learning from each other

The most important lessons are the ones I have to learn myself. In the last post I mentioned feeling frustrated by some less than ideal behavior we were seeing from Oso, namely jumping on me in the house and biting at my shirt. This behavior started pretty out of the blue a couple weeks ago. The jumping could be brought on by excitement about his dinner time, or when I first come home from work, or while he’s being corrected for another behavior, or when Natasha and I hug or even stand too close together. He jumps on Natasha sometimes too, but not nearly as often or as animated as with me.

I reacted very strongly to this new behavior when it started because it was so concerning for me, especially the mouthing which I really don’t want to tolerate. My first reaction, to push him down off me along with a loud correction, was only making things worse. I’d push and shout, he’d bark and jump some more, I’d growl, he’d growl, I’d get angry and he’d start running around the house, et cetera. Eventually I would get him to “go to his place” and he’d sit there and whine until being released, then maybe start jumping on me all over again. It was driving me nuts.

Quickly enough, I got over myself and realized it was ridiculous to think I could force this dog to calm down by treating him aggressively, no matter how much his behavior was frustrating me. I had to practice more self-control if I ever wanted the dog to control himself. So I started following Natasha’s lead, by turning my back and ignoring him when he started jumping. We both got back into the habit of giving him affection when he settles himself down, not when he’s pacing the floor and demanding our attention. This means we ignore him for a few minutes at the start of the morning, when he comes out of his kennel, or when we first come home to him. We try to make those low-energy times, even though he’s really excited about what’s happening.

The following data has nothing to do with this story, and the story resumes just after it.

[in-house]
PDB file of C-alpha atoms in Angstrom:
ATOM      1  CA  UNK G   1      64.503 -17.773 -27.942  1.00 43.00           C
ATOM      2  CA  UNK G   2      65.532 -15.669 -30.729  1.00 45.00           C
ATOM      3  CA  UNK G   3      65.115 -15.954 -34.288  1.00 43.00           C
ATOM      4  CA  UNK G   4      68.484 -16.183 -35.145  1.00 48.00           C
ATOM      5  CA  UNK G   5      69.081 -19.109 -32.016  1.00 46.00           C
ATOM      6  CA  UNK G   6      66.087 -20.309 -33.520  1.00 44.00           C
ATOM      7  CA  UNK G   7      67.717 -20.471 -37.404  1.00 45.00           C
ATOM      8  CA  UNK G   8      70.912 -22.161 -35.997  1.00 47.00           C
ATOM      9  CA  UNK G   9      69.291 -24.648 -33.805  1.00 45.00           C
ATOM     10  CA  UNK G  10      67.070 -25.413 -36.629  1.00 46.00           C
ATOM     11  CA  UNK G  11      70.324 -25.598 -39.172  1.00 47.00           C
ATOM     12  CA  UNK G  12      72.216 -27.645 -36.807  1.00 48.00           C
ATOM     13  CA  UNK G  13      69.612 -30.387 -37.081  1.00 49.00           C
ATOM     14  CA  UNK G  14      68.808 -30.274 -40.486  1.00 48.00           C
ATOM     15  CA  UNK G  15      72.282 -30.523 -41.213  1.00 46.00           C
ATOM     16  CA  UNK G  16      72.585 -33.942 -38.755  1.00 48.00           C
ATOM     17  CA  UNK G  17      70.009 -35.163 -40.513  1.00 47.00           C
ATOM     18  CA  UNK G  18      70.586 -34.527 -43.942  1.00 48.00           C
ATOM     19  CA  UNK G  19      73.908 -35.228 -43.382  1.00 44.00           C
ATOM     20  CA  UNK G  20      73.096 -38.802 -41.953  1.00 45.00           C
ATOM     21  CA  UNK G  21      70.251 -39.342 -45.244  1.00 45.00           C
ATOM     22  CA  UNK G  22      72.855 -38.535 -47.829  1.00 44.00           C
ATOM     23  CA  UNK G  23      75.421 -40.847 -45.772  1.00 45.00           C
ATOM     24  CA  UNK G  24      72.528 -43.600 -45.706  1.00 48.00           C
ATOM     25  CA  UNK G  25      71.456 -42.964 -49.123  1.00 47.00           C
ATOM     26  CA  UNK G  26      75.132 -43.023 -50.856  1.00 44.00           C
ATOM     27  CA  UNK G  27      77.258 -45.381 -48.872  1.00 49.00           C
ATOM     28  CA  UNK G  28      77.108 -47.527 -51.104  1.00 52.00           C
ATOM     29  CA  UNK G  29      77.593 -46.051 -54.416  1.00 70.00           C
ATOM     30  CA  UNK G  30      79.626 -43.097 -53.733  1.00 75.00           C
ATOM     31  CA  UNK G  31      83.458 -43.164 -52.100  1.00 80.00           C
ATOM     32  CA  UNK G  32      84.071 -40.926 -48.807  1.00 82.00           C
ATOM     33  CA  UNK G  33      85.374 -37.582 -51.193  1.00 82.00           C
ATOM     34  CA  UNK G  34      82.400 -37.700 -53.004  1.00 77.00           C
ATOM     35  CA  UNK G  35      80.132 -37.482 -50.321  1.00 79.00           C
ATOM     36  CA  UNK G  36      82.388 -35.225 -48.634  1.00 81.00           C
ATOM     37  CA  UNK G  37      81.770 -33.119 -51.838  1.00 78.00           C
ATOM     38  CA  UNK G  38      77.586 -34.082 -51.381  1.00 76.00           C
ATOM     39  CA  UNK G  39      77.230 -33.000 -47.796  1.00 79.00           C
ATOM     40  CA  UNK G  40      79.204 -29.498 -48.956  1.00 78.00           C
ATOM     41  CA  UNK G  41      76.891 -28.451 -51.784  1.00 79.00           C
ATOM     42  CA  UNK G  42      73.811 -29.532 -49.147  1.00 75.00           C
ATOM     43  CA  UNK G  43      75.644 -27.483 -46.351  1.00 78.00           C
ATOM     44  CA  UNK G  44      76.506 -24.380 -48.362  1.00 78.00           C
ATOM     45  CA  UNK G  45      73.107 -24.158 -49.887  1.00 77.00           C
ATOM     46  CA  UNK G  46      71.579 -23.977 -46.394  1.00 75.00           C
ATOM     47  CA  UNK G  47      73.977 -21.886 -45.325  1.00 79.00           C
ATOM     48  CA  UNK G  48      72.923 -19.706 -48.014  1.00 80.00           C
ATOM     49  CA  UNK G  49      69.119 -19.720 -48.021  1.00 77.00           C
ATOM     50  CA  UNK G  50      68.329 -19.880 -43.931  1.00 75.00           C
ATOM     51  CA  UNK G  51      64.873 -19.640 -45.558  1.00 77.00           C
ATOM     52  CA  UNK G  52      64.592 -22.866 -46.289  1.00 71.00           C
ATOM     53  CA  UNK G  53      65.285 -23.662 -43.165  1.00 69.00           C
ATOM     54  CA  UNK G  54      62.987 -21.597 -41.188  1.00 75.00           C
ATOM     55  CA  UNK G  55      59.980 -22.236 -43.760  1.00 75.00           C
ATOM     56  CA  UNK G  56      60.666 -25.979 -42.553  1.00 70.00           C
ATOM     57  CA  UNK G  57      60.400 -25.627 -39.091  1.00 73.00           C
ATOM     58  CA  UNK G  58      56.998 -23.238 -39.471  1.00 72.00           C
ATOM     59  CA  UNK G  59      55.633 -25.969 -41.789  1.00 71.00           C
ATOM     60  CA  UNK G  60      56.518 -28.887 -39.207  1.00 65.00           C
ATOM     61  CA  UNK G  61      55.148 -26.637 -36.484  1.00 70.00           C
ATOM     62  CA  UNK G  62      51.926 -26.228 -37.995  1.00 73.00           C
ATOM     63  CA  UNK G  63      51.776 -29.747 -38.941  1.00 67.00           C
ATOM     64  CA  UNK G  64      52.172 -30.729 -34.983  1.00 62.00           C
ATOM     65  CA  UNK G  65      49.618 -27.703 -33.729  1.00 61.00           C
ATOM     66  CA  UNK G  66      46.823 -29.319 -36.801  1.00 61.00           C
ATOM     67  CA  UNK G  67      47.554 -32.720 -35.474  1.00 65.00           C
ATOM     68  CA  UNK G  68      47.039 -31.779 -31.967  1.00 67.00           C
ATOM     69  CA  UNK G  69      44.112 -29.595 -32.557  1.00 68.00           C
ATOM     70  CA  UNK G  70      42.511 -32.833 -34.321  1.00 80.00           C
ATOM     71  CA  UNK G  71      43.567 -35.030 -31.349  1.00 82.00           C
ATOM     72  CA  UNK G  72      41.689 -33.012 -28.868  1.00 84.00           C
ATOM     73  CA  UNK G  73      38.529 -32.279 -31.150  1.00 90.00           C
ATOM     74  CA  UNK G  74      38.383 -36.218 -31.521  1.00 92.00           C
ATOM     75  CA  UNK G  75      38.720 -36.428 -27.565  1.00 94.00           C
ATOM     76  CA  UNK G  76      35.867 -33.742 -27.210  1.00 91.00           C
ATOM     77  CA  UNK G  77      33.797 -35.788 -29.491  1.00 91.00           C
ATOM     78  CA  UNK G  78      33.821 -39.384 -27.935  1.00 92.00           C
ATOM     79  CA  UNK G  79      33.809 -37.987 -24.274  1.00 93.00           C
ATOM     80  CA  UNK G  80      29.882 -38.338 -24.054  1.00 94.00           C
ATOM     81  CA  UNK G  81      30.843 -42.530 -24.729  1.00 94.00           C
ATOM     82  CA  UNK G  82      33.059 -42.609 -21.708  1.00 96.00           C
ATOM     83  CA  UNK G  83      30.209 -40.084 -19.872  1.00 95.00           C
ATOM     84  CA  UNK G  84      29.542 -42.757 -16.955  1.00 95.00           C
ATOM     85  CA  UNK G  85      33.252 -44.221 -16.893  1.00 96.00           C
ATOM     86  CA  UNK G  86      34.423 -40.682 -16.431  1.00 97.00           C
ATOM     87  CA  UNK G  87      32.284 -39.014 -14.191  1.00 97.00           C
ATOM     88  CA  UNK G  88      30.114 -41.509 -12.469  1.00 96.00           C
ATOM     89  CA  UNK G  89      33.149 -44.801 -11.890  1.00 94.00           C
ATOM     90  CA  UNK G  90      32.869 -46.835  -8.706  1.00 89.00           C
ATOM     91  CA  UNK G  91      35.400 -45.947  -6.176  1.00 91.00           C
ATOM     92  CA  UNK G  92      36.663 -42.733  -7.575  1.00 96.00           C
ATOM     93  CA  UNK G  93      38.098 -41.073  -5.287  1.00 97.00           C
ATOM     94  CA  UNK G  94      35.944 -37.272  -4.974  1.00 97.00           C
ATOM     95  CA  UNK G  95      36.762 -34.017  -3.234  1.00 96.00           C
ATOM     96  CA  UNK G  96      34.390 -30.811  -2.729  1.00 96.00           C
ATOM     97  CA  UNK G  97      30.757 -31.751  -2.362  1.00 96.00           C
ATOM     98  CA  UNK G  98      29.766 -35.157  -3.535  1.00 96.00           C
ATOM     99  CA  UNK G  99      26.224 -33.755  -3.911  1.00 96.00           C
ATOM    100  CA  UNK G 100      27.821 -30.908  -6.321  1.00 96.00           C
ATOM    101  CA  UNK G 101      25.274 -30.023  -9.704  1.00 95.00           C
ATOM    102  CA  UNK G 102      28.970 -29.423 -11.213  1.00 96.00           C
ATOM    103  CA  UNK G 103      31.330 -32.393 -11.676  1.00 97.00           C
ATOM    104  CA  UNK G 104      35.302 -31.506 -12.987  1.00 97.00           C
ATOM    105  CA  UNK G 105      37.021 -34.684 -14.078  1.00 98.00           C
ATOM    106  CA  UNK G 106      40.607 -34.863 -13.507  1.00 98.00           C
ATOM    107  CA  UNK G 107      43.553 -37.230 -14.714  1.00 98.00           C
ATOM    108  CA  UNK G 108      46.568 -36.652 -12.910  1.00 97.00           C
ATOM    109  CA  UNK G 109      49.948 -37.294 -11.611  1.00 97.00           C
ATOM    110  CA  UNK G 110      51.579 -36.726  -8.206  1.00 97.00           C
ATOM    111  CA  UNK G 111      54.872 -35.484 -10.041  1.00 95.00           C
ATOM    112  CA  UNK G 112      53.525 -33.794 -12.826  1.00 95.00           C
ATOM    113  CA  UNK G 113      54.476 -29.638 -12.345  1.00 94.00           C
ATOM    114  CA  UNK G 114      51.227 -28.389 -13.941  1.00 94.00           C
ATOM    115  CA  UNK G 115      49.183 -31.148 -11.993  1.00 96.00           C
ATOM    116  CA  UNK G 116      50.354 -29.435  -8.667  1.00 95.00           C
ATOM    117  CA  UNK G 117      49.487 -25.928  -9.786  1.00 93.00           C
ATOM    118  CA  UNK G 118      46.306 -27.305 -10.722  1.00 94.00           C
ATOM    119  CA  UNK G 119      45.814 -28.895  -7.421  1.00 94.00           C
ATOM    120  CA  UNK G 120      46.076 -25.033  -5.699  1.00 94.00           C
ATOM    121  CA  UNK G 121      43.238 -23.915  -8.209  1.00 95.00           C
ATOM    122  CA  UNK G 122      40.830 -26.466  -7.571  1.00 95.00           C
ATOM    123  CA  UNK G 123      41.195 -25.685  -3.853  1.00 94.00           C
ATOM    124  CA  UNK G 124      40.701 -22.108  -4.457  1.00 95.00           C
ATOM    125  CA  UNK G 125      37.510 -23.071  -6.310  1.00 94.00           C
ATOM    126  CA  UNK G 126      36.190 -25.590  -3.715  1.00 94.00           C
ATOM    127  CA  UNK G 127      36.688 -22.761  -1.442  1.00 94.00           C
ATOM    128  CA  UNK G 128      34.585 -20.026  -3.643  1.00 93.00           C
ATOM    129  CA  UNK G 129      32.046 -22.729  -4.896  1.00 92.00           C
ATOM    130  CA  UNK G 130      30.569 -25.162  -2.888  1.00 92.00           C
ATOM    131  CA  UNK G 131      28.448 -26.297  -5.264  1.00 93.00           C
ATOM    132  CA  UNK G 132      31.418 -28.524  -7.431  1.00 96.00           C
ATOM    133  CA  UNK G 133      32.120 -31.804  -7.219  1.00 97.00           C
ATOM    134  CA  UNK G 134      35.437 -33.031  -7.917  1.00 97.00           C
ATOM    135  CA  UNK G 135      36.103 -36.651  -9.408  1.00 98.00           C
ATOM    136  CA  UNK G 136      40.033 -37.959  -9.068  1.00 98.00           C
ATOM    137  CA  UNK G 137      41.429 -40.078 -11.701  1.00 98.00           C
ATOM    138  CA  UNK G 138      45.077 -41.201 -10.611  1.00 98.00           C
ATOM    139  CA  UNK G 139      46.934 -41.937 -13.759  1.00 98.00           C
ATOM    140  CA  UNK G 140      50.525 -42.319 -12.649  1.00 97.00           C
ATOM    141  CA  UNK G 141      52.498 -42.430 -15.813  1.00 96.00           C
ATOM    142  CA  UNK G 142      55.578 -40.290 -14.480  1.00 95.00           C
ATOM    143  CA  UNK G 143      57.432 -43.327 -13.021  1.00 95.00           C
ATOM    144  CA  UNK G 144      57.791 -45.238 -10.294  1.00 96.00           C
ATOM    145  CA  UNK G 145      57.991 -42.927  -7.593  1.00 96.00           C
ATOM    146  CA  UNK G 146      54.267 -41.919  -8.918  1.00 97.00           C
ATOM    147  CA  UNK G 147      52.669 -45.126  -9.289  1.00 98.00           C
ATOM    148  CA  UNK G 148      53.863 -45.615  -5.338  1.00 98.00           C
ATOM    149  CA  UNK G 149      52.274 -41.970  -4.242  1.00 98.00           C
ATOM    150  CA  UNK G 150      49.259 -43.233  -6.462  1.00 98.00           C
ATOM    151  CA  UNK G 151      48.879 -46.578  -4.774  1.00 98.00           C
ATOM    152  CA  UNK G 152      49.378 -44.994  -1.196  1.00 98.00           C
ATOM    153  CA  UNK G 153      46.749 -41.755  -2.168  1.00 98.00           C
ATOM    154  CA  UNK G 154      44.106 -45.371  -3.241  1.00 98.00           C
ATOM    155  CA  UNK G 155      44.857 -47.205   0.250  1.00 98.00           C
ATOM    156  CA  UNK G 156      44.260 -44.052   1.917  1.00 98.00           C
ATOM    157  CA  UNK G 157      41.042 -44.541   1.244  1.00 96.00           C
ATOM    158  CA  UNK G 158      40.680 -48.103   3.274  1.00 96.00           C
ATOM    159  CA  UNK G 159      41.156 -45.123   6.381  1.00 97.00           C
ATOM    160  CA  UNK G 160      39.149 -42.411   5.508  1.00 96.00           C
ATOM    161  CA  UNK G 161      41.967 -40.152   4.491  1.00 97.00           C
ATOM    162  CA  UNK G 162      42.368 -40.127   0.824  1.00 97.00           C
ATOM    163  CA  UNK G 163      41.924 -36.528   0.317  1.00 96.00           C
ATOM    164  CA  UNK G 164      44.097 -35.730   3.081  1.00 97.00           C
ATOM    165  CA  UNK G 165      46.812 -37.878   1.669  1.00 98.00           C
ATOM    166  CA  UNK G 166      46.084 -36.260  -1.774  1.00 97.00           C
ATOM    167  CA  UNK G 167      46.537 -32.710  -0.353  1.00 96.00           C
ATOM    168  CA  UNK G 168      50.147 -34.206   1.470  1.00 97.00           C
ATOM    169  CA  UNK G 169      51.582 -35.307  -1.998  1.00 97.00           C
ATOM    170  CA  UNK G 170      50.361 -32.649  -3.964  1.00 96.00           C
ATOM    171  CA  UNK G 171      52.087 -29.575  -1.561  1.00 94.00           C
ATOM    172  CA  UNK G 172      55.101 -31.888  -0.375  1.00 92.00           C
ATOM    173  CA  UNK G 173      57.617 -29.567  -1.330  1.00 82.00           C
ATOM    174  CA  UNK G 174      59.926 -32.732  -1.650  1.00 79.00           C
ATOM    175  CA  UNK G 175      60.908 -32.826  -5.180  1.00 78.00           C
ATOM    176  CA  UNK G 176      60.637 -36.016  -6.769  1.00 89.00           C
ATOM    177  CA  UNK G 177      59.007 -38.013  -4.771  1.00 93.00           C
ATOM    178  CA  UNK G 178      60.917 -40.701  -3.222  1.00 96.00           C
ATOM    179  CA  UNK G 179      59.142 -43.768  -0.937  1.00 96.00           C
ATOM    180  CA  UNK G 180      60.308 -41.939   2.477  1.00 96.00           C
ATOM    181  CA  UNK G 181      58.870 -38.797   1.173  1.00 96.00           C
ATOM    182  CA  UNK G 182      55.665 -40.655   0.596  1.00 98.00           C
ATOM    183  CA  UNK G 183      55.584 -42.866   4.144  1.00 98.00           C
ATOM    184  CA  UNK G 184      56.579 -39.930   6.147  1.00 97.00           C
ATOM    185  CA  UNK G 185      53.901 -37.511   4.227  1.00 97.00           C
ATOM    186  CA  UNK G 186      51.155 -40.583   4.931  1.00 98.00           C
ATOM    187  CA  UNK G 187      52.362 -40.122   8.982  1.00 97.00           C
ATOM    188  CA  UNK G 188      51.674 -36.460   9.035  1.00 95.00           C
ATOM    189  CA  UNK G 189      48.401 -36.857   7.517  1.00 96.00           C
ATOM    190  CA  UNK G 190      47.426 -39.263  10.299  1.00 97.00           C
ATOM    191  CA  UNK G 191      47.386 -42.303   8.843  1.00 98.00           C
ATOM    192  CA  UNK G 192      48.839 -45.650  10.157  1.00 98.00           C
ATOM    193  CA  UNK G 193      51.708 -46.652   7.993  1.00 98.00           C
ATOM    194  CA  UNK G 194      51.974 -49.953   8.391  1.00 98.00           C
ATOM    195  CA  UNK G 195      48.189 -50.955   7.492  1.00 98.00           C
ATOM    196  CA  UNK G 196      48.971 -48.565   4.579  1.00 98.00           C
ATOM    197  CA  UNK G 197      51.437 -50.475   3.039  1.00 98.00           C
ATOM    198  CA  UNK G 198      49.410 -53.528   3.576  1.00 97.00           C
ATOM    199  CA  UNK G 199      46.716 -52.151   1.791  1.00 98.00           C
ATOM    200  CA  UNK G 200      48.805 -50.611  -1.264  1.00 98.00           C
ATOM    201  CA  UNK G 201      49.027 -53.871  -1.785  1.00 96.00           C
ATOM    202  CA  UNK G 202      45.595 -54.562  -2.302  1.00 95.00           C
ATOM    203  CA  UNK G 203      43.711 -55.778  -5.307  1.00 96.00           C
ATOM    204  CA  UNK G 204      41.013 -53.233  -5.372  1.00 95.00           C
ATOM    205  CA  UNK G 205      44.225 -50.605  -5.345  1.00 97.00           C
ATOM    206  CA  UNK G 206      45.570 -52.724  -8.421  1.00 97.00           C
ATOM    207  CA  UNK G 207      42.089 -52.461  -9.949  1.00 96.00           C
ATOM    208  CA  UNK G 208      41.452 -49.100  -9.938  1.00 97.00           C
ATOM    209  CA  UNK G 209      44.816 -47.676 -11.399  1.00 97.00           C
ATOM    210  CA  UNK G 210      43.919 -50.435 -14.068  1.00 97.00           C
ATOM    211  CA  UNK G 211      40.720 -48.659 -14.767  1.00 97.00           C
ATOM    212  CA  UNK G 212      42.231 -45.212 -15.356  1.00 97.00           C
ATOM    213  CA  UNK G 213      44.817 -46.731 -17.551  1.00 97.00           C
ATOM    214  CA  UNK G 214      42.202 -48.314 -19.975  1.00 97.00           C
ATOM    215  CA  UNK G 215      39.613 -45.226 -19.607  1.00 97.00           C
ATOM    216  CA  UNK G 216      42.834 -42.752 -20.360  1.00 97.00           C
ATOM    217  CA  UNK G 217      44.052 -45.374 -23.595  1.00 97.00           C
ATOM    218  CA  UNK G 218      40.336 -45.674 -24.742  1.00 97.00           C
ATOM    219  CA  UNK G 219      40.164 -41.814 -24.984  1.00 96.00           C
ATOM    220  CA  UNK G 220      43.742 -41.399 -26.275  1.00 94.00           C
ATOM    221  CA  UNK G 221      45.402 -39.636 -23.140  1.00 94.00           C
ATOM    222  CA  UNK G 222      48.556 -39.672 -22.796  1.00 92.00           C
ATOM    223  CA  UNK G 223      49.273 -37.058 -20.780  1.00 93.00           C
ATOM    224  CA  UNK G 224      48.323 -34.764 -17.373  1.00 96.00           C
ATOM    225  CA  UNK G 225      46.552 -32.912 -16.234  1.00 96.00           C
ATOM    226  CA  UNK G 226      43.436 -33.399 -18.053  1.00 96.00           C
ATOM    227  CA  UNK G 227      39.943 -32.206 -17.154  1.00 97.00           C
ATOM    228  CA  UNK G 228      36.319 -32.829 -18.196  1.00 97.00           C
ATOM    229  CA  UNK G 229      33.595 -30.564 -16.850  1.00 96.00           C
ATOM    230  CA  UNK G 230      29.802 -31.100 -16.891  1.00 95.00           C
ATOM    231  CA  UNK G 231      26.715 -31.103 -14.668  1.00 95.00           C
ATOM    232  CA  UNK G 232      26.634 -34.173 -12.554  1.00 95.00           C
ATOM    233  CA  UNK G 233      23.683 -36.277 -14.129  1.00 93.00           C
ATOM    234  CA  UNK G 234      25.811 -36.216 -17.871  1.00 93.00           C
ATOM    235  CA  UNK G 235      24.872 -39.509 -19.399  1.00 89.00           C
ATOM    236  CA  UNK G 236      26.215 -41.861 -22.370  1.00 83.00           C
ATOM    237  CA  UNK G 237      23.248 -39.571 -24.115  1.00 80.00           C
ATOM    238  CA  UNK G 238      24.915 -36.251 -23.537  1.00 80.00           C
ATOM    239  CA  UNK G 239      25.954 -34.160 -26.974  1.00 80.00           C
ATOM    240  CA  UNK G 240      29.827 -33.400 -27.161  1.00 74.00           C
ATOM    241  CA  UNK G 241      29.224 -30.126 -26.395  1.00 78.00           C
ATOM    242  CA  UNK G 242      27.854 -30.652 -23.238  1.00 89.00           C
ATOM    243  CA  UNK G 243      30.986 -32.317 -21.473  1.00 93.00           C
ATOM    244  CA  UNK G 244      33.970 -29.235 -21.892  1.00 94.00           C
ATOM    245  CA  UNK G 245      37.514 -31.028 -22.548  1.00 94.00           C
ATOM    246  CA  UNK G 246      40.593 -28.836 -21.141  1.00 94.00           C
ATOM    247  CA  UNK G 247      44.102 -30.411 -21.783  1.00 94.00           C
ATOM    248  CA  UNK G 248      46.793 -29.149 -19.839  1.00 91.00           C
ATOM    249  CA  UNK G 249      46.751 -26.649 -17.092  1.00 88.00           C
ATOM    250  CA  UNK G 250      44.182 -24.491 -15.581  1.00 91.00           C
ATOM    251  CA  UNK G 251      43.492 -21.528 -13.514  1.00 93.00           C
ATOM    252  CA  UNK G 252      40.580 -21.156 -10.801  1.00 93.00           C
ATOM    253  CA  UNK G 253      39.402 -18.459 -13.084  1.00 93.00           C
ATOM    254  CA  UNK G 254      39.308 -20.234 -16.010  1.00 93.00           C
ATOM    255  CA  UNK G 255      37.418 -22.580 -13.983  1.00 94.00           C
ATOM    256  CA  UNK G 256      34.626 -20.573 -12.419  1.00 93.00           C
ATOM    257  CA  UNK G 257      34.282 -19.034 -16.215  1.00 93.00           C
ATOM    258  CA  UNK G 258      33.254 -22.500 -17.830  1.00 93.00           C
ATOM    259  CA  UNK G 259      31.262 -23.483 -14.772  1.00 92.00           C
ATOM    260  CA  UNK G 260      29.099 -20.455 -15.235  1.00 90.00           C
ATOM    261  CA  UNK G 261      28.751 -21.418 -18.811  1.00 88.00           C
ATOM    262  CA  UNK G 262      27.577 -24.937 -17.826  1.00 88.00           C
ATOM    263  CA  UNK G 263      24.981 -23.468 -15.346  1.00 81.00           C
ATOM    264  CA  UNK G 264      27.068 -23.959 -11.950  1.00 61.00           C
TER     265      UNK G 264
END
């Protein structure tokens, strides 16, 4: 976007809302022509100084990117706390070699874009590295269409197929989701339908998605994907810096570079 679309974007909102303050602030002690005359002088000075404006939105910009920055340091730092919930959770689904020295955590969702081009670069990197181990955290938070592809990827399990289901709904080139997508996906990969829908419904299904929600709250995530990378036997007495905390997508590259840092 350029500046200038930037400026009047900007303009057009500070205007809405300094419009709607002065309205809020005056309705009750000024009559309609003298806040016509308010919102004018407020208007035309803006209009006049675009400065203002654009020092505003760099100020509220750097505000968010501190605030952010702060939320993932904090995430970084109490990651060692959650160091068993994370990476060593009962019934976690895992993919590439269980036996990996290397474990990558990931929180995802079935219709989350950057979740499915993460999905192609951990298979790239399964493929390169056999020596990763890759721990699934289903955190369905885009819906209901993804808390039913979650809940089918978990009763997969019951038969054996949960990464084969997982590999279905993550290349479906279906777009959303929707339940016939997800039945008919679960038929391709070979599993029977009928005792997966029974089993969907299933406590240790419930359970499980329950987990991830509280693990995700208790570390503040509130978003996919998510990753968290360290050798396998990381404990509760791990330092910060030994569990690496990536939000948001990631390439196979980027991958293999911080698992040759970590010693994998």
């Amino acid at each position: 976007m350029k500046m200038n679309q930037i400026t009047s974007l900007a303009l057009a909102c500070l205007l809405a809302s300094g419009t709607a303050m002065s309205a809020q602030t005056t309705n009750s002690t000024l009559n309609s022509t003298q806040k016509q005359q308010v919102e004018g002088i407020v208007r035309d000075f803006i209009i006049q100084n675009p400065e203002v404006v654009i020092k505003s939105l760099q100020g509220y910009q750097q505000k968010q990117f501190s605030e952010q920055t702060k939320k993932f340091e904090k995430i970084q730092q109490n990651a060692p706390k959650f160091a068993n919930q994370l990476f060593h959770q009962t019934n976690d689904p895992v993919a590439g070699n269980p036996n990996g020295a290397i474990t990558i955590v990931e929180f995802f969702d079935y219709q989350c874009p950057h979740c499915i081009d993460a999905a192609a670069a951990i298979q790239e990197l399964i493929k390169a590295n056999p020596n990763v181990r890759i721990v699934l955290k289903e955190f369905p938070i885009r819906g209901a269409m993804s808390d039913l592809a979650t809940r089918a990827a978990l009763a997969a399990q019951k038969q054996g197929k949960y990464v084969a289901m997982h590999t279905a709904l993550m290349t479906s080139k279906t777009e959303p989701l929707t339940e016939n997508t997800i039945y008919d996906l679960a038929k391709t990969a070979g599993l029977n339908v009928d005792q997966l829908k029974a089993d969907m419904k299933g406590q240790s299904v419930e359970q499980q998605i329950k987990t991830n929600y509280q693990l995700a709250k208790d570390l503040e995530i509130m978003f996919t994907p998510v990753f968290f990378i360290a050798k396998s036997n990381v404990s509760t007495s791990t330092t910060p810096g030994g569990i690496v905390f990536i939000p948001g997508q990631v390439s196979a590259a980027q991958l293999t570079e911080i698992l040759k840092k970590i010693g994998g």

It’s about modeling the energy I want him to take on. When I feel relaxed, he will relax. He may jump once or twice, he may bark, but soon he will stop if he’s not getting a rise out of me. I had to stop thinking I could “win” by making him sit or lay down. I had to get over myself and just chill out! It’s not a big deal. He is a dog, he is misbehaving, he will stop. Take a deep breath, walk away.

I’m getting better at communicating with him mostly by listening to him more closely. If I can anticipate his energy shifting, I can redirect it while he’s receptive- before it escalates. He still jumps on me, several times a day anyway, but it’s becoming less frequent and less animated. I still get frustrated sometimes, but much less often and I stop myself more quickly. We are both growing a lot and mellowing out.

In the past week or so we have actually seen quite a shift in our Bubba (which is what we call him most of the time). He’s been wonderful on leash, thanks in large part to some tips I gleaned from this column on loose leash walking. He had been pulling a LOT which was becoming as maddening to me as the jumping. I realized that in my earlier effort to get him to heel, I was rewarding him as soon as he would come to my side, and in a flash he’d be up ahead of me again. Now I delay giving him a treat until he’s been heeling for a few steps, maybe just ten to start. Treat, give the “heel” command again, and go maybe 20 steps before the next treat, increasing the distance every time. At this point he can trot around 100 paces at my side in between treats. The hardest times to keep him in a heel are when he’s fresh on the trail of another dog. Once his nose catches a scent he likes, he’s driven to follow it.

This has already been a long post but I also want to mention that his reaction around other dogs has also improved. He no longer reacts at all to the other dog in my office that walks past my desk several times a day. Most of the time it’s not hard to keep him from barking at dogs we encounter on walks either, if they’re not too close, and especially if they don’t bark. He’s had a couple recent encounters with off-leash dogs running up to him that have gone better than I expected. When he does get worked up, it’s not to the point of going bezerk anymore. We haven’t created any more opportunities for direct socialization with other dogs though, and we really need to keep doing that as much as he’ll allow.

Bubba is rising the to challenges we’re presenting him. We have high expectations for good behavior and he tries to meet them. We reward him with affection and organic kibble mixed with delicious leftovers. We’re heading in the right direction.